Nothing helps a woman get in touch with her “inner feminist” more than modern culture’s common portrayal of chivalry as little more than chauvinist men who feel like Arnold Schwarzenegger and act like Jabba the Hut. Such men, we are told, are constantly insinuating that women cannot handle even simple things like opening doors, lifting two pounds and standing up.
The result is that most people have a completely wrong view of what chivalry represents. They think it’s all about men being stronger and better, and about women being too weak and too fragile to carry boxes or open doors. The result has been an environment extremely hostile to chivalry and the gradual elimination of gentlemen from our midst.
The Big Misunderstanding
How would it change your perception of gifts if you believed that every gift you received was accompanied by the unspoken message that you couldn’t afford it?
Think of how you’d feel if someone bought you a $15.00 CD for your birthday and you took it as insinuating that you were too poor to purchase it yourself. Your pride would be hurt and you might even go out and buy the CD again, just to prove that you could.
The results of this misunderstanding are predictable: gifts and gift-givers would eventually disappear from your life as you continued to discourage them.
Of course, this fictional misunderstanding is ridiculous — everyone knows that presents are given to communicate love and appreciation, not financial superiority. Unfortunately, not everyone recognizes that our society’s misunderstanding of chivalry is nearly identical and equally ridiculous.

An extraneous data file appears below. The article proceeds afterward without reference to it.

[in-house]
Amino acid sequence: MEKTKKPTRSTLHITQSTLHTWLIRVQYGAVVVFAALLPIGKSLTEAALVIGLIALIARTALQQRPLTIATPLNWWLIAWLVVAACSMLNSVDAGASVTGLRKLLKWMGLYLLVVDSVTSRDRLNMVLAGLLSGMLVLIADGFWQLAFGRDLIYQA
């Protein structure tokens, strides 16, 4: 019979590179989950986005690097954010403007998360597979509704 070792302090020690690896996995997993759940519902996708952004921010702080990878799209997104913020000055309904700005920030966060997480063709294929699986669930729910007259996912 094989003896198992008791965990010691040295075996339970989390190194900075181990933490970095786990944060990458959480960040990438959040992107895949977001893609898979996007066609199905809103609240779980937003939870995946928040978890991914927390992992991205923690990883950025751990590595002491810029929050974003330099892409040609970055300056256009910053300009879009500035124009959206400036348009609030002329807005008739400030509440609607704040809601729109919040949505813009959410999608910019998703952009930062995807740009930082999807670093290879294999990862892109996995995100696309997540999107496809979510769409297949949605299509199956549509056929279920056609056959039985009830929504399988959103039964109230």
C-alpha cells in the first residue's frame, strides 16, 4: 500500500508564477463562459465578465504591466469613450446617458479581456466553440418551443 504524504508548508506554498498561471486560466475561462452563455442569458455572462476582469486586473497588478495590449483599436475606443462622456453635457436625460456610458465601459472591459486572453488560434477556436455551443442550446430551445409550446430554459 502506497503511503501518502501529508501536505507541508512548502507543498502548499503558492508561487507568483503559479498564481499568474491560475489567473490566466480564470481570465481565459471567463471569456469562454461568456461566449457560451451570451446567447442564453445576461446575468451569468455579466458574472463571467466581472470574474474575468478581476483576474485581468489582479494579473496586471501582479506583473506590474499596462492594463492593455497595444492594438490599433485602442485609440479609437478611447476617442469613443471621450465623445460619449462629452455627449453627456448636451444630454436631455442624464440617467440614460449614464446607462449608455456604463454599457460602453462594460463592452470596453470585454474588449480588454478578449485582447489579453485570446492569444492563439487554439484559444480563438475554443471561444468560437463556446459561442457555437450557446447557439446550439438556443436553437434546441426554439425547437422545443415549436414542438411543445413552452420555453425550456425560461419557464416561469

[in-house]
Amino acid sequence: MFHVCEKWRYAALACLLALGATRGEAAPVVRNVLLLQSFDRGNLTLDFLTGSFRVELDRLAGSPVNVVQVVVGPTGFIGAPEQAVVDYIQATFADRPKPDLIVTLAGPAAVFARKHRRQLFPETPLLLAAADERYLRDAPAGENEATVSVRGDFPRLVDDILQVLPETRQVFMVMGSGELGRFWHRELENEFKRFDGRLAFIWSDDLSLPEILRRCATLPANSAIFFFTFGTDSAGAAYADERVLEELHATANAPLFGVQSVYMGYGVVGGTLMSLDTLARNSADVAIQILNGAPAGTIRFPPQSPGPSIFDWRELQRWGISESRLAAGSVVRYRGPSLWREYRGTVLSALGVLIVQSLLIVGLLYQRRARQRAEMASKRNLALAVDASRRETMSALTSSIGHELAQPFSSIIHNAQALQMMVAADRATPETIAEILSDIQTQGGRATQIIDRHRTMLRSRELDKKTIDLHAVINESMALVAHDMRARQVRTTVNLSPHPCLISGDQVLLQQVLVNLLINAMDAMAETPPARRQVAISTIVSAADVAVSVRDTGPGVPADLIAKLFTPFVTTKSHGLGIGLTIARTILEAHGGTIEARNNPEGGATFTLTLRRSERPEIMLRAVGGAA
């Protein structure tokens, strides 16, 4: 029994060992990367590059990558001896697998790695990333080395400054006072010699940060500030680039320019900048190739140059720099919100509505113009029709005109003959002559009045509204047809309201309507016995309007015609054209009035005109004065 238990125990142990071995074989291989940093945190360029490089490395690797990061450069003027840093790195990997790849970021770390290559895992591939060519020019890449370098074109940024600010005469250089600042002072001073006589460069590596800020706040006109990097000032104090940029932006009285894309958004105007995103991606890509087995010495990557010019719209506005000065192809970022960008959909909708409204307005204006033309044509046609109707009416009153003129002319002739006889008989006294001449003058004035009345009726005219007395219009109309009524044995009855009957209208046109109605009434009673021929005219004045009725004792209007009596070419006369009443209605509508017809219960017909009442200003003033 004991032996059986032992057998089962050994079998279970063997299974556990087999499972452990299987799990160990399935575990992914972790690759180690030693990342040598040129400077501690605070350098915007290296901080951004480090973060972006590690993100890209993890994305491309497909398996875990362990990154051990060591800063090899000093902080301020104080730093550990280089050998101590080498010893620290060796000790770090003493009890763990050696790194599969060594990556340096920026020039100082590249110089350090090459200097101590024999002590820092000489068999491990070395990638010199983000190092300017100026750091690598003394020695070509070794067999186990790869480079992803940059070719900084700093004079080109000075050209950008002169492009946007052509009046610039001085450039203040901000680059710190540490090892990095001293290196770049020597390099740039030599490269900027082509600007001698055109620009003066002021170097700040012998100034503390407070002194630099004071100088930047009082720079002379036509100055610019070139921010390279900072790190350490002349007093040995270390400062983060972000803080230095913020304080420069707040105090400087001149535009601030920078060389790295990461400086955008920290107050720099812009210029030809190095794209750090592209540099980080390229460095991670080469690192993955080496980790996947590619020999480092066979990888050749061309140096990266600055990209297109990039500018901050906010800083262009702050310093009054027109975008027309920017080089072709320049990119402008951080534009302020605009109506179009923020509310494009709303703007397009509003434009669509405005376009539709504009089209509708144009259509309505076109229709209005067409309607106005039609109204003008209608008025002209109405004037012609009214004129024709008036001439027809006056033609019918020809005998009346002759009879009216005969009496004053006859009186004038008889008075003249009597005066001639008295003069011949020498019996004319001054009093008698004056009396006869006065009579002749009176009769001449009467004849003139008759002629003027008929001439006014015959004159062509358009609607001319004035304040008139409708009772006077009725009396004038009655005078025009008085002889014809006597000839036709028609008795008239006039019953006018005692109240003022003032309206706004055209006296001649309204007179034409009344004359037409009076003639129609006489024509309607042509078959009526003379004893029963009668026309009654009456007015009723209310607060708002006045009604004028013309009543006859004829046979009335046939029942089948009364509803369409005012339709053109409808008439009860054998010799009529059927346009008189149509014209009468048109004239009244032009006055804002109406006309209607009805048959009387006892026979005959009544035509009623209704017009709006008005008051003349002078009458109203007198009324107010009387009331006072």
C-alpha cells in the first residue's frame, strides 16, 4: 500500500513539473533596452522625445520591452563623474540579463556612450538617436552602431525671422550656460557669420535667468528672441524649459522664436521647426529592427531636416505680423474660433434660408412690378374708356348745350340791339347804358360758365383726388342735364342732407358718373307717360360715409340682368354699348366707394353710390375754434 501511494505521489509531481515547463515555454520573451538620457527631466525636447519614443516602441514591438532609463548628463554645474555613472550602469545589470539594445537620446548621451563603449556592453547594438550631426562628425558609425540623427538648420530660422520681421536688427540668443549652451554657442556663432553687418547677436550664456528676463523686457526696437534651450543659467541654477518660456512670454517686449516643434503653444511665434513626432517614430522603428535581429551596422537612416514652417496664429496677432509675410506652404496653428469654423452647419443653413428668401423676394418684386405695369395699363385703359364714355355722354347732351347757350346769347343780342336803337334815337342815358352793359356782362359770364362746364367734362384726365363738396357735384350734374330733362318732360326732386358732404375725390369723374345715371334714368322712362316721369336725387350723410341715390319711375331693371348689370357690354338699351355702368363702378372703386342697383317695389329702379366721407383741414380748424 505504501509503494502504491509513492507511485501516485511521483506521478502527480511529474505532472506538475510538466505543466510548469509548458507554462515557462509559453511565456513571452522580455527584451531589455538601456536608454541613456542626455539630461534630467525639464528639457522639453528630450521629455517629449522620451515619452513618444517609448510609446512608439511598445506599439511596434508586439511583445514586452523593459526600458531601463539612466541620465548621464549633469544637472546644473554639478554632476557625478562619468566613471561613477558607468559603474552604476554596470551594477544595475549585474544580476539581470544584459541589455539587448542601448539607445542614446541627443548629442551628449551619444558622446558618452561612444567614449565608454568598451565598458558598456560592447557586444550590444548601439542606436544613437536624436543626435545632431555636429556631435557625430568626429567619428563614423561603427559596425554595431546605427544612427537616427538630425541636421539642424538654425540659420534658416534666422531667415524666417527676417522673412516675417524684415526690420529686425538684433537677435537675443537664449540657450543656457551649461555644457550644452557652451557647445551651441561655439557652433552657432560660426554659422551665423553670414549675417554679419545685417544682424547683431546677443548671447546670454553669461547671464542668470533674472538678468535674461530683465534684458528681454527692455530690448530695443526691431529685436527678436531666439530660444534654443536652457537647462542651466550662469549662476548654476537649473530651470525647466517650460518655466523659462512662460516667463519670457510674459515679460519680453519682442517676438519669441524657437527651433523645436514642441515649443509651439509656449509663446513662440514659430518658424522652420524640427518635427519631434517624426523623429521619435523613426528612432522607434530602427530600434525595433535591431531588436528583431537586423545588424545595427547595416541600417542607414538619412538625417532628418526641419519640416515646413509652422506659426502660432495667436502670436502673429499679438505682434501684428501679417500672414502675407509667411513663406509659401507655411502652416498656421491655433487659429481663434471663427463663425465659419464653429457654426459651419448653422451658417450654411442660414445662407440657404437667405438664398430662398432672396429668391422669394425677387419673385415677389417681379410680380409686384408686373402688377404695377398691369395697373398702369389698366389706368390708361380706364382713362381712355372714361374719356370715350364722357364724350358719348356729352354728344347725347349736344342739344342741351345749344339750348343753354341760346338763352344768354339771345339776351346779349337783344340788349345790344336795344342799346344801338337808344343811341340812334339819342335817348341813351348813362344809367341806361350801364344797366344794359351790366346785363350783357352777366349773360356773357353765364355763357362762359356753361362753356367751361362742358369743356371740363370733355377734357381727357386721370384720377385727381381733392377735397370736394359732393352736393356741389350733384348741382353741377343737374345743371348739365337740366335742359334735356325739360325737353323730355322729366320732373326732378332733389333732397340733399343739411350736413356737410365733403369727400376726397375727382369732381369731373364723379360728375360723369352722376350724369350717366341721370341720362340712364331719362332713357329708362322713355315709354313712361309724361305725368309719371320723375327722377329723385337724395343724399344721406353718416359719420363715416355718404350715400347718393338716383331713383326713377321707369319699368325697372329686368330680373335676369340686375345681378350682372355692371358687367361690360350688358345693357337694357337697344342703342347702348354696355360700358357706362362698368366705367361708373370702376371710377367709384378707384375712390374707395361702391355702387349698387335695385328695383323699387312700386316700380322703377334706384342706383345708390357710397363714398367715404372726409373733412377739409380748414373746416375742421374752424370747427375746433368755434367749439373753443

Most women, even Christian women, take gentlemanly offers as implying that they are unable or are having trouble doing something. This causes them to respond by being offended and/or by demonstrating their independence and sufficiency, which, of course, discourages and eventually eliminates gentlemen from their lives.
“That’s OK, It’s Not That Heavy”
Even in my church where gentleman are common and ladies are plentiful it seems that the majority of women respond to my gentlemanly offers with statements such as, “Thank you, but I’ve got it.” or “That’s OK, it’s not that heavy.”
Though these responses could stem from a misguided desire to avoid inconveniencing me, they are most likely influenced by the ubiquitous myth of feminism that says that my offer of service is a negative judgment of their strength and competence. This why they find it necessary to correct my “false impression.”
Because of this I have found it helpful to add a disclaimer to my offers of service. Instead of merely asking to carry something for a lady and risk offending her, I say something like this, “Could I carry that for you? I know you could carry it by yourself, but I just want to serve you.”
When I phrase my offer this way it is remarkable how much more positively women respond. And it’s not because there’s something magical about my syntax, it’s just that I am accurately portraying chivalry, and it’s attractive.
You see, there is no offense in humbly offering to serve someone. Just like there’s no offense in lovingly giving someone a gift. If men and women can embrace an accurate understanding of the unspoken message of chivalry, gentlemen and their gifts will thrive.